It is all too seldom that that we get good visibility on projects that put conventional technology to innovative use for impressive energy gains and CO2 reduction. Luckily for us, this London Underground project is capturing the imaginations of urban planners, transportation officials, and government agencies in the lead-up to COP21.
In a first-ever city pilot program, the London Underground has been able to capture wasted energy from brake use with the intent of reducing power costs. The organization deployed a new inverter system at the Cloudesley Road substation on the Victoria line for a five-week trial.
In just one week of operation, the new technology recovered enough power to run a station as large as Holborn for more than two days per week. As an added benefit, the technology reduced the amount of heat generated by trains braking in tunnels, which in turn can help to reduce the energy required to cool the Underground’s network.
The deployment of such a system could enable the Underground to save 5 per cent on its energy bill, freeing up additional capital to reinvest in transport. The results indicate that from this single substation alone, 1 Megawatt hour (MWh) of energy can be captured per day – enough to power 104 homes per year or one busy station such as Bond Street for four months of the year.
Previously the trains were able to recover braking energy (similar to the regenerative braking used by electric cars such as the Prius) but only if there was another passing train — in the process of accelerating — that could receive the regenerated energy. Otherwise the energy was wasted, dissipating through the train’s brake resistor banks as heat. With the new system, the inverter can redirect the energy and capture it in a storage battery.
“This state-of-the-art regenerative braking system has the potential to transform how we power stations across the Transport-for-London network, unlocking massive power savings and significantly reducing our energy bills,” said Chris Tong, the London Underground’s Head of Power and Cooling. “We are committed to doing more to reduce our energy use, and this technology…is one of a number of innovations we’re embracing to lower our environmental impact.”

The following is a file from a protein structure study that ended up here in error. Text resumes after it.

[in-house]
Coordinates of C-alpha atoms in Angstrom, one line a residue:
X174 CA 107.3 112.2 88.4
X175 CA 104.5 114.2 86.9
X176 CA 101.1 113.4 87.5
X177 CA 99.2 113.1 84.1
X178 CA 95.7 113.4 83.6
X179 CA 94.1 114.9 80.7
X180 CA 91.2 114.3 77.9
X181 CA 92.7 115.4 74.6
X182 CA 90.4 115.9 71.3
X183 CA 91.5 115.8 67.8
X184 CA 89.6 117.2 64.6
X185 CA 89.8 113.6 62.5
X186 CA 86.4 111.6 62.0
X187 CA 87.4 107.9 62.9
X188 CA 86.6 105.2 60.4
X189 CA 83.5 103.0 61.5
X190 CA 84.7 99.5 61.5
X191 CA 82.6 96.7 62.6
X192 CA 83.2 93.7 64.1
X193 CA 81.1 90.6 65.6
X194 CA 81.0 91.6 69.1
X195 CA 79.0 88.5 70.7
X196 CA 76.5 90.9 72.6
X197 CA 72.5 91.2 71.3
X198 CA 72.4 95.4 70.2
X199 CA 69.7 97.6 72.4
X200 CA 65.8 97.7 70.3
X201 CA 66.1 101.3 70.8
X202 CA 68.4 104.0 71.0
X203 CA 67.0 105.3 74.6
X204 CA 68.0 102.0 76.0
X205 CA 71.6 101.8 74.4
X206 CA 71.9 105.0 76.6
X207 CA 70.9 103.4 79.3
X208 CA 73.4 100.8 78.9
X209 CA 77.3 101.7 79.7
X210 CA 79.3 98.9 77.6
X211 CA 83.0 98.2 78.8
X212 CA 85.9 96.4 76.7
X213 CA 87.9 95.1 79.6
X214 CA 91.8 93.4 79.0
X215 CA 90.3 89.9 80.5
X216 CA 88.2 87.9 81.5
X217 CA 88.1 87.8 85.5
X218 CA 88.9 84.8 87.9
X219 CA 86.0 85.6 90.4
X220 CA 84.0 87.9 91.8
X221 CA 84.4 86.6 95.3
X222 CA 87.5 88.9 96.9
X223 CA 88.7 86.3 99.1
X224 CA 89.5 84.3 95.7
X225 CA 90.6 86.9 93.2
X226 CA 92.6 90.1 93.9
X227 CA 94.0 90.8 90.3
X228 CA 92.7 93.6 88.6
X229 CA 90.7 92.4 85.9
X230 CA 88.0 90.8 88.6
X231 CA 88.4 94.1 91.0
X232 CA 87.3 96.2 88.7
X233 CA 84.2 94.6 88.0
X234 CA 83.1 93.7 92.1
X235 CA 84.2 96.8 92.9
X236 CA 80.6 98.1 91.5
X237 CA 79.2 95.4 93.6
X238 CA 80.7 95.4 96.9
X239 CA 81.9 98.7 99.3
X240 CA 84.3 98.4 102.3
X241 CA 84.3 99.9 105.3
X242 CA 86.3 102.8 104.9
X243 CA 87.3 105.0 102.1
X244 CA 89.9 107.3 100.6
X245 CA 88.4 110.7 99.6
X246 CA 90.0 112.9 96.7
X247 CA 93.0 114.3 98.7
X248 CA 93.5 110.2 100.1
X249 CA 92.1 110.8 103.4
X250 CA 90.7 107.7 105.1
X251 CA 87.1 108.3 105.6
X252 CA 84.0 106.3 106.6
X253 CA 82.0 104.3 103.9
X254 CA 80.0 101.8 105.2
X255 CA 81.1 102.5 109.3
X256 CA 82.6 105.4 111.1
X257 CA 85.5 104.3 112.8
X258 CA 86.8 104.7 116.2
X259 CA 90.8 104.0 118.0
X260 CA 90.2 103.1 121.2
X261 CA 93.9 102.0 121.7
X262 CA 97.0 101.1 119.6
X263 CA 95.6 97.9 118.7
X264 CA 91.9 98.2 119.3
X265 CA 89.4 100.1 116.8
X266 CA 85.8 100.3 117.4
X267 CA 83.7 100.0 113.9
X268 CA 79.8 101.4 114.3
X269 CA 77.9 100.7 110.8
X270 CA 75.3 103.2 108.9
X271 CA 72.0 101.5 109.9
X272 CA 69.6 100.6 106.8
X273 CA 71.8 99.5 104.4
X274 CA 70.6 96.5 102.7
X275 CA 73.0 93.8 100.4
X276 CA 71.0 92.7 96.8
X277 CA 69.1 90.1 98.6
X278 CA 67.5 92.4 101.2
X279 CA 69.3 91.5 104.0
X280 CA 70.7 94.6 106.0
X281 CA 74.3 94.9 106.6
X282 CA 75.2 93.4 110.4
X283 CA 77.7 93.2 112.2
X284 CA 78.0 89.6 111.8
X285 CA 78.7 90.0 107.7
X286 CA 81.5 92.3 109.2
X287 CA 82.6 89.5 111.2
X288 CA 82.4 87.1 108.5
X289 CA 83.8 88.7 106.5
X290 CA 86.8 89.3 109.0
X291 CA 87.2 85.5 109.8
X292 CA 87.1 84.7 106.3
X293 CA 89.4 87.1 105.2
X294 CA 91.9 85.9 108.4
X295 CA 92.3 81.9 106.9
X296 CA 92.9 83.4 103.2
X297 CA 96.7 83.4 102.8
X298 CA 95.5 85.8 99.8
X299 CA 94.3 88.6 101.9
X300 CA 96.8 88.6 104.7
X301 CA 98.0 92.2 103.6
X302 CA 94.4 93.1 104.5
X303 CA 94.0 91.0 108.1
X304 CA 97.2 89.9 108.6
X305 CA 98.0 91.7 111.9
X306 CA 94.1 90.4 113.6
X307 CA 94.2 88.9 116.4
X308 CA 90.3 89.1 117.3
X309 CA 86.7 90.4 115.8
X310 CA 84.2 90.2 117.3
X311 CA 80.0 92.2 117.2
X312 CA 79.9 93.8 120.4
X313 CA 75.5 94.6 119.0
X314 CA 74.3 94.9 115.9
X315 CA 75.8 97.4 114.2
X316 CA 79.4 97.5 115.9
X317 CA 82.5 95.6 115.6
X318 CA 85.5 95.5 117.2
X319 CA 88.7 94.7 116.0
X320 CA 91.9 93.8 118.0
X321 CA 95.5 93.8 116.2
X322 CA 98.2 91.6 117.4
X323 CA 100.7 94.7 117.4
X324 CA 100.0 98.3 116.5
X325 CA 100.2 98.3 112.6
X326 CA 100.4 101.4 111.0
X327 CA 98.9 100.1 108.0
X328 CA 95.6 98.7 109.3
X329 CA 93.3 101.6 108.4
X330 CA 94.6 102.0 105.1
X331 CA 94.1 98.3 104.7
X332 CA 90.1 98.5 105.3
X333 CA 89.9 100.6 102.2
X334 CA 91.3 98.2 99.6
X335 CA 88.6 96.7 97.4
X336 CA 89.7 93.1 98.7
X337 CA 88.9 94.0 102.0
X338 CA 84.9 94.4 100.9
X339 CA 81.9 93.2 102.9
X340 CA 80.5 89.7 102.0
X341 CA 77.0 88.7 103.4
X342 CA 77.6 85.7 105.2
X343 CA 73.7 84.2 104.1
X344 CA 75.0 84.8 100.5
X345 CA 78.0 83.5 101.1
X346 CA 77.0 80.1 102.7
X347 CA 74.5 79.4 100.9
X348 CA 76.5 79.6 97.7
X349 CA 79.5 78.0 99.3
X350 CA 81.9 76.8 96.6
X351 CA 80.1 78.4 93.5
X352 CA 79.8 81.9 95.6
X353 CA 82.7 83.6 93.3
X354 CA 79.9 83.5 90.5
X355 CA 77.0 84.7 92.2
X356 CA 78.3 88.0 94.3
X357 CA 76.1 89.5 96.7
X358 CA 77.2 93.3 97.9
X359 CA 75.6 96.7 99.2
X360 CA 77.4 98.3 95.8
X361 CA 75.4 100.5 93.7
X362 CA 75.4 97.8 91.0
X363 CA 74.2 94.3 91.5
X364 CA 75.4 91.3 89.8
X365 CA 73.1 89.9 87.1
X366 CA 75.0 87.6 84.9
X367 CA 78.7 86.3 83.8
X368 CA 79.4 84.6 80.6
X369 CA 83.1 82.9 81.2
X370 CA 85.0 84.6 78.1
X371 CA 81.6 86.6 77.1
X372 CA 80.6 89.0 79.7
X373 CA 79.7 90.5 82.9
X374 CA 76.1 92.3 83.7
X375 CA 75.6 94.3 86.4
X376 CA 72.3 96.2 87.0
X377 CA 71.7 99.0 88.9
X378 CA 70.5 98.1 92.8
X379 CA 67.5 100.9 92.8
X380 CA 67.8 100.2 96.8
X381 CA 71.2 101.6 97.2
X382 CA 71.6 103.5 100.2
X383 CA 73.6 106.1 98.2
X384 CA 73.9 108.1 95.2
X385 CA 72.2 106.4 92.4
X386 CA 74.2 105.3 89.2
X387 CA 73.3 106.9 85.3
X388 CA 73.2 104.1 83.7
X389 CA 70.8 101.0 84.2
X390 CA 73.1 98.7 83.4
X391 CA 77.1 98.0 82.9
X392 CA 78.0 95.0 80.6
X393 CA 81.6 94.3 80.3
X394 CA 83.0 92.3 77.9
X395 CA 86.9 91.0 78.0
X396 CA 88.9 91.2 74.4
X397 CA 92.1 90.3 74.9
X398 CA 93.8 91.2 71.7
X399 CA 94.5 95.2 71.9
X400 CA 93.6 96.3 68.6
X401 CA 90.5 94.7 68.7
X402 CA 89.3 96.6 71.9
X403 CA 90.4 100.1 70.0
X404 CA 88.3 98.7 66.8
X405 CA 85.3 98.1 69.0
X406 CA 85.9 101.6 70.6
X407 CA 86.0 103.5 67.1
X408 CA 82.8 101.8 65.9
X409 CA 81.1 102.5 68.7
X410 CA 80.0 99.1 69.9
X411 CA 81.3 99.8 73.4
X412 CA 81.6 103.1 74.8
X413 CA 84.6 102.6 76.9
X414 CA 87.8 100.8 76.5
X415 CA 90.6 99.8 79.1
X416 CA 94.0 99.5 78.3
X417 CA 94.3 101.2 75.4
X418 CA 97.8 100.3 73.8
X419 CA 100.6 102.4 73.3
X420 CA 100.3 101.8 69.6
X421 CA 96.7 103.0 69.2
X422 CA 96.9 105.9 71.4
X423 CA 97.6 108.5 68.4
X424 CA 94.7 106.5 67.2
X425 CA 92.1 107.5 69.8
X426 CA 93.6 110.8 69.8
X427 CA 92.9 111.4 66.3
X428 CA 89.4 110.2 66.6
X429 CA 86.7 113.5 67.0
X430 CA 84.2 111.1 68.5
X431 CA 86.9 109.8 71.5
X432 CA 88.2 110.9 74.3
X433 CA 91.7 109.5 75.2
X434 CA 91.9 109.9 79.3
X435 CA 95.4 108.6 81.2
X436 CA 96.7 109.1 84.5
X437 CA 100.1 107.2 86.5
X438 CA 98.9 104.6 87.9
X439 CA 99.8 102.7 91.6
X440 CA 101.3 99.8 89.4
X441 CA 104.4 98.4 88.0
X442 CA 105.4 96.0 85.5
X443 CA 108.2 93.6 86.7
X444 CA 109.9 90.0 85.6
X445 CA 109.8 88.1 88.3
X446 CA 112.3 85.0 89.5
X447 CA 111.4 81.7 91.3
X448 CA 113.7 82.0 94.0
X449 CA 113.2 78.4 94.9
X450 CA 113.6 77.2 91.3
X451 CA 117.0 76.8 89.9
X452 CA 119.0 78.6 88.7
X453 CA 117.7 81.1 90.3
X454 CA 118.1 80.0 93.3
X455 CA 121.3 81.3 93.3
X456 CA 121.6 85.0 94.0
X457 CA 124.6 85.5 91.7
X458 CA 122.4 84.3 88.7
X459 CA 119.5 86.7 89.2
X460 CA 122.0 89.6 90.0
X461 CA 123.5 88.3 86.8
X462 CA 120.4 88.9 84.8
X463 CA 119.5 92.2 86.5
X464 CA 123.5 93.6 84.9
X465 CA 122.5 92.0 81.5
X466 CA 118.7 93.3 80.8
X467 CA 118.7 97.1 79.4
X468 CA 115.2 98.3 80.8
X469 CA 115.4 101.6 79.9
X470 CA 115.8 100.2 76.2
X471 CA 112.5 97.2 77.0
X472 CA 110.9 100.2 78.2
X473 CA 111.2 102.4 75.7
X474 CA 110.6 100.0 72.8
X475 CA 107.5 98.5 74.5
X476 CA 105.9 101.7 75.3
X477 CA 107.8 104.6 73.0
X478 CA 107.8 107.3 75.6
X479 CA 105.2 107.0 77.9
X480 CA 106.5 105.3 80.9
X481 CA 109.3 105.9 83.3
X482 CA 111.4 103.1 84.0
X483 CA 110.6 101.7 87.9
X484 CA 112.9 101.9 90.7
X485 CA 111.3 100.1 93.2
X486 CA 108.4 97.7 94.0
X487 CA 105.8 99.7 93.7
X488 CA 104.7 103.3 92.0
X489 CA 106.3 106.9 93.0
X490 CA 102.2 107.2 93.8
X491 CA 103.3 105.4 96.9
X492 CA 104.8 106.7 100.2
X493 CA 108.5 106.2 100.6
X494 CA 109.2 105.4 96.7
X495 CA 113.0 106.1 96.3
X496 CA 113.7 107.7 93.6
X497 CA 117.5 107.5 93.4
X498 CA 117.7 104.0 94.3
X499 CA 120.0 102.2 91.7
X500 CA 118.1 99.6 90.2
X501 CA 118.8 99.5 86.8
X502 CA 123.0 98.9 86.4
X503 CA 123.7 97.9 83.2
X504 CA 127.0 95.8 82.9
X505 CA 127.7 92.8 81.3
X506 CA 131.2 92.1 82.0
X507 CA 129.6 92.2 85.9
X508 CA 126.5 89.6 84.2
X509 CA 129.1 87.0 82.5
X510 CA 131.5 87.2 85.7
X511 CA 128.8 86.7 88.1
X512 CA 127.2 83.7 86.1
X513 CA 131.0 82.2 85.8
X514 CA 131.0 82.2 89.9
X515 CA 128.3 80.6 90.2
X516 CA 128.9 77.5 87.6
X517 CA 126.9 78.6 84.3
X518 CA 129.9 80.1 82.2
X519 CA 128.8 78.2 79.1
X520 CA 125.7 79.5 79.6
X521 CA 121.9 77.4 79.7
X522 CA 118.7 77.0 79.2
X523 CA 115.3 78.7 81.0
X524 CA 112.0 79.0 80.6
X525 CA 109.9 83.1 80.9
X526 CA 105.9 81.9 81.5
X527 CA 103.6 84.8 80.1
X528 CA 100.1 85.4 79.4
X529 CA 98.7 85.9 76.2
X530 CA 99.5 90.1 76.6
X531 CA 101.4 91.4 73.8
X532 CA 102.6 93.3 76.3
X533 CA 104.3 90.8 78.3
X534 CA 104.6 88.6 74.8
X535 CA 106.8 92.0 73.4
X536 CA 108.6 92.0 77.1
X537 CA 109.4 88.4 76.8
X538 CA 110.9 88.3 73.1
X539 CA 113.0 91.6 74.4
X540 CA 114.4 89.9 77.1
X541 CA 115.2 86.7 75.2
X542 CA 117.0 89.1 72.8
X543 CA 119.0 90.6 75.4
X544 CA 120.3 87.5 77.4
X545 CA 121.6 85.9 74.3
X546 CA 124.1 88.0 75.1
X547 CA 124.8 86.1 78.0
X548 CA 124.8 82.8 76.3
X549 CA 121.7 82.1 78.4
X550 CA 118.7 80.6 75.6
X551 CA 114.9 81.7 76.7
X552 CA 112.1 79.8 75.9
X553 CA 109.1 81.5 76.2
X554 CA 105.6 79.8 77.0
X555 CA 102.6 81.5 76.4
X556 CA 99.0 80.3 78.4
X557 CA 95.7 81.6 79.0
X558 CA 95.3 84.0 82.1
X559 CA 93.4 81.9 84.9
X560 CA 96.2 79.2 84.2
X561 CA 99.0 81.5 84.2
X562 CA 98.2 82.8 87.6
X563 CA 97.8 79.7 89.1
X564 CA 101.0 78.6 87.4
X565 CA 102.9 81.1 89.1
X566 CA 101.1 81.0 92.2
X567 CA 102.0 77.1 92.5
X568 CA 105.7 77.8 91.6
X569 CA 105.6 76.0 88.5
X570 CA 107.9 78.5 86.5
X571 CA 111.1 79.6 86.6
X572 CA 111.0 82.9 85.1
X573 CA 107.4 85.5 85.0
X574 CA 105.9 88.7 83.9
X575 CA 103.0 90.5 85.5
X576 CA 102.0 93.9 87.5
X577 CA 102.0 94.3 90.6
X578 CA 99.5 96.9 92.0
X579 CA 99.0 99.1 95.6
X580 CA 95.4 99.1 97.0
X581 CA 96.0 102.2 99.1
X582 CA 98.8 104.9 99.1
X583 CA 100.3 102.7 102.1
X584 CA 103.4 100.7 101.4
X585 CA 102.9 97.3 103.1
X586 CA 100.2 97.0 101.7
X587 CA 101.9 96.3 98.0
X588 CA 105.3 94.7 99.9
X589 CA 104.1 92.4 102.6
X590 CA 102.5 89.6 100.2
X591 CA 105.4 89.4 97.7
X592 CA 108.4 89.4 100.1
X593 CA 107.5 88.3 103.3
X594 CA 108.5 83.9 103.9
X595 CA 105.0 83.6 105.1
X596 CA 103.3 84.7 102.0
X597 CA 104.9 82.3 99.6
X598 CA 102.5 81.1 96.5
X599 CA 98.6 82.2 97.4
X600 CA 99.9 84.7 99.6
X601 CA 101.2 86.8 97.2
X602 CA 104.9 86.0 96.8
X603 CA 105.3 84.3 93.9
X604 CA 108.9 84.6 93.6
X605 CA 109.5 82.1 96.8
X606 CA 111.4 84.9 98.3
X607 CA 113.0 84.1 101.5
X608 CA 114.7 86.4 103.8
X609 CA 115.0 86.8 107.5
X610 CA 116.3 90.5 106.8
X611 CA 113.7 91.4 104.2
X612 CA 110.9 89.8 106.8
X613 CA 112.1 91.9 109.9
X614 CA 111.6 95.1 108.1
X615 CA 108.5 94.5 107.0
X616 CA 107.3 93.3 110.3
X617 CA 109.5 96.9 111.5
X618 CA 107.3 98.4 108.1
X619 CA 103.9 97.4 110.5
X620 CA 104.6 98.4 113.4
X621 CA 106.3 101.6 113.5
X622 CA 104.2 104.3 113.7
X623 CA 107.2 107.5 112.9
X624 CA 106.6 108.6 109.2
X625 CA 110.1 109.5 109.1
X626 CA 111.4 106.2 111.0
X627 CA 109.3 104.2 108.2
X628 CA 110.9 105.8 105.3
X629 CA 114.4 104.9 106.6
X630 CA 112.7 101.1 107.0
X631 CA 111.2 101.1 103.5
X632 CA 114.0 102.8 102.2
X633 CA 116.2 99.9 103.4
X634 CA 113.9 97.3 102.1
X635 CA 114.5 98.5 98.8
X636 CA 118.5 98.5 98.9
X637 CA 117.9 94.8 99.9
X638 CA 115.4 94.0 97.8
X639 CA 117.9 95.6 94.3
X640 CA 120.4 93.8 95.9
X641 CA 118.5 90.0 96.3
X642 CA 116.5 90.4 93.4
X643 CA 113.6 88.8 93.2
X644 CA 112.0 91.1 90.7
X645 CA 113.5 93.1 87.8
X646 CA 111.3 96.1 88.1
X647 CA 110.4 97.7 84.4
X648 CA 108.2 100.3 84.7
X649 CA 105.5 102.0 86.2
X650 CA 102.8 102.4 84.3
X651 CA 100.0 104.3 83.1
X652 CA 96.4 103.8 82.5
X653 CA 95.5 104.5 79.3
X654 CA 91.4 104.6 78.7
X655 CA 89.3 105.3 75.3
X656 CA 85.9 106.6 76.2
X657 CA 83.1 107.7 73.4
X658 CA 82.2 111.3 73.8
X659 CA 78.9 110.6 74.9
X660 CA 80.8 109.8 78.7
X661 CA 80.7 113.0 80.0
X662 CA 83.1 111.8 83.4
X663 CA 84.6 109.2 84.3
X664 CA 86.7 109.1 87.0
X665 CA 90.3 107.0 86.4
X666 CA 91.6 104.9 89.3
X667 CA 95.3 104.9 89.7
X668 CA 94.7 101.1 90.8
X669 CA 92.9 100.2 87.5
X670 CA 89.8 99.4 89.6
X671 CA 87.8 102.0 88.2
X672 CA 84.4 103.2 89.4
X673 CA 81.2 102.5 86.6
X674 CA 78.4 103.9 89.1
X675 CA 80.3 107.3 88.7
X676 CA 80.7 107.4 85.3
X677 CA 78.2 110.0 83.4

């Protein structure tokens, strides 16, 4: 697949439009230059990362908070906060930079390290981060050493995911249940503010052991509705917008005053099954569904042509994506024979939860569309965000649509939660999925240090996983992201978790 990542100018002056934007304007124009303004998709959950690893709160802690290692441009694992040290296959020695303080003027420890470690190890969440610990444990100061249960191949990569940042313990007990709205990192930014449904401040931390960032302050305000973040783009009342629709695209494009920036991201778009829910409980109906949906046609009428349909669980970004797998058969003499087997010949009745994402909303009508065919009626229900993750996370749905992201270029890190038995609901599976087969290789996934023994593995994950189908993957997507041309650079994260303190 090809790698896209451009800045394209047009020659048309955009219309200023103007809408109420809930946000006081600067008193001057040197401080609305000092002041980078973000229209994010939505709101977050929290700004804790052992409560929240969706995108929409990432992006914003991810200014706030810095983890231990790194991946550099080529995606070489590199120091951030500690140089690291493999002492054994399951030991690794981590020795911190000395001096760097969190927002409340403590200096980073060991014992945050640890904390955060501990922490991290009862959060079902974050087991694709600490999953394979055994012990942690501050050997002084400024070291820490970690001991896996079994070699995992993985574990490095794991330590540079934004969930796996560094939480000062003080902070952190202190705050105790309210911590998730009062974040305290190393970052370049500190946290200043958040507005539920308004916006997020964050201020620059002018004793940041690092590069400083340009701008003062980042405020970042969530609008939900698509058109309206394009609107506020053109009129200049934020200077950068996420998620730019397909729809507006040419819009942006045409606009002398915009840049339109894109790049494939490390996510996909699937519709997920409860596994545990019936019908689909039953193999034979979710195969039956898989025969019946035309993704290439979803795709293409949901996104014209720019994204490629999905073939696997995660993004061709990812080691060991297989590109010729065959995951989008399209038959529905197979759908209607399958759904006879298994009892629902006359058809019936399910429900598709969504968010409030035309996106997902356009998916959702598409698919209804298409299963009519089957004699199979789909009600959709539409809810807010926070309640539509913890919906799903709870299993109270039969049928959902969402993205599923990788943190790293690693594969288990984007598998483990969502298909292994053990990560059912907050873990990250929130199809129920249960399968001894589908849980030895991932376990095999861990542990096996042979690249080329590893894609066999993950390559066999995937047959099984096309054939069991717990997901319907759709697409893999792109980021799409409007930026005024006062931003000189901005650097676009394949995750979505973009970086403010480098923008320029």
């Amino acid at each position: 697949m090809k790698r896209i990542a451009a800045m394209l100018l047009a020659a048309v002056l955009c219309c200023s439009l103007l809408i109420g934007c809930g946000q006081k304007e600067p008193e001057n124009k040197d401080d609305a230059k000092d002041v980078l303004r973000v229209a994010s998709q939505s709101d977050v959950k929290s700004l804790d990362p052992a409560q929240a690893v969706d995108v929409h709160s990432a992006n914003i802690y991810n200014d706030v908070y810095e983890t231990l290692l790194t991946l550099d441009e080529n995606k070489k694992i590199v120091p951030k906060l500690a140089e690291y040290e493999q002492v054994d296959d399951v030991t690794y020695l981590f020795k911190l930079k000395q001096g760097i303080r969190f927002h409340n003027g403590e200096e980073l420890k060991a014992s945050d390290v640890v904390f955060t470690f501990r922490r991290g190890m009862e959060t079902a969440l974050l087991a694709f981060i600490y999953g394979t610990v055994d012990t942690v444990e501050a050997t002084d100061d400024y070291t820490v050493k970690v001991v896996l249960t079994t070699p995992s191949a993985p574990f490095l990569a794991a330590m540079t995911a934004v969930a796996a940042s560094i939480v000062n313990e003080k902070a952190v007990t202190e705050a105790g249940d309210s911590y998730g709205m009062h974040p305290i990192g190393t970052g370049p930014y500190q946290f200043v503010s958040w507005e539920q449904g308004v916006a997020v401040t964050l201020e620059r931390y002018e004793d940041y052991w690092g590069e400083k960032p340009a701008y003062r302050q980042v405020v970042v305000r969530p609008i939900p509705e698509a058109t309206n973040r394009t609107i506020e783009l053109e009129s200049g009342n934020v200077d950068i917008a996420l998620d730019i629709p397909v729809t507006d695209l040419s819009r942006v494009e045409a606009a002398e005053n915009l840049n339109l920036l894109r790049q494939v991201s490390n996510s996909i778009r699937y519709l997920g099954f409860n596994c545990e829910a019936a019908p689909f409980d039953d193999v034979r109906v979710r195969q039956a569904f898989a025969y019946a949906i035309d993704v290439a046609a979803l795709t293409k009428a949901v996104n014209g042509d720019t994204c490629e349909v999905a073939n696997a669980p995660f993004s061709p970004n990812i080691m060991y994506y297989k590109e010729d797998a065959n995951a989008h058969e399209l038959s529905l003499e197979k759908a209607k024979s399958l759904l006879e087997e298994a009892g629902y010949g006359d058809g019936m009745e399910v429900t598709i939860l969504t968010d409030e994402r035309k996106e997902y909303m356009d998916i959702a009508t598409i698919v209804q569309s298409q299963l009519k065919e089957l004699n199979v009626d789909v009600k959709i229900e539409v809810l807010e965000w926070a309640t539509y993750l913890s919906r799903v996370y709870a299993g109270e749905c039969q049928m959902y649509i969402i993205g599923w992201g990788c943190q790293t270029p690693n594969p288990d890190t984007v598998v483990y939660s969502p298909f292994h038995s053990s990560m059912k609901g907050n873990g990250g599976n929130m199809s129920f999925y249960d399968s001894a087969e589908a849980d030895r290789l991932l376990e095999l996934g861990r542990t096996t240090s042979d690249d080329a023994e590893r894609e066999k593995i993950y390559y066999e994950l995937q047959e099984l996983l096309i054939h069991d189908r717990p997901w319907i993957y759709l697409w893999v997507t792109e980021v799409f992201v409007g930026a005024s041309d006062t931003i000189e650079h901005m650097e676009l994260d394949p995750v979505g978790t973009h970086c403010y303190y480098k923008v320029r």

See the animation from Alsthom about the traditional and new systems.
The trial follows a number of other measures put in place by the Mayor and Transport for London to “green” the capital’s Tube system. In January, it was announced the historic Greenwich Power Station would be revamped to transform it into a low-carbon power generator for the Tube network. Its six new gas engines will replace existing boilers and provide cheaper, cleaner power for the Tube, with waste heat being channeled into a new local heat network that will also benefit residents.
The London Underground is carrying out its largest program of modernization in decades, with major stations, trains, track and control systems being updated or replaced to meet the needs of the rapidly growing city and provide a 30 per cent increase in capacity across the Tube network. All future Tube line upgrade projects now have whole-life energy costs embedded into their programs to encourage research, adapt sustainable technology and reduce energy requirements. The results of this Victoria line inverter trial are a stepping stone to other projects, with the aim of maximizing the energy efficiency on London Underground rail networks.
A similar pilot in the US, installed for the Southeastern Pennsylvania Transportation Authority (SEPTA), for its outdoor railway system, was run from 2010 to 2012, with the participation of smart grid software developer Viridity Energy, ABB’s Power Control System and battery manufacturer SAFT.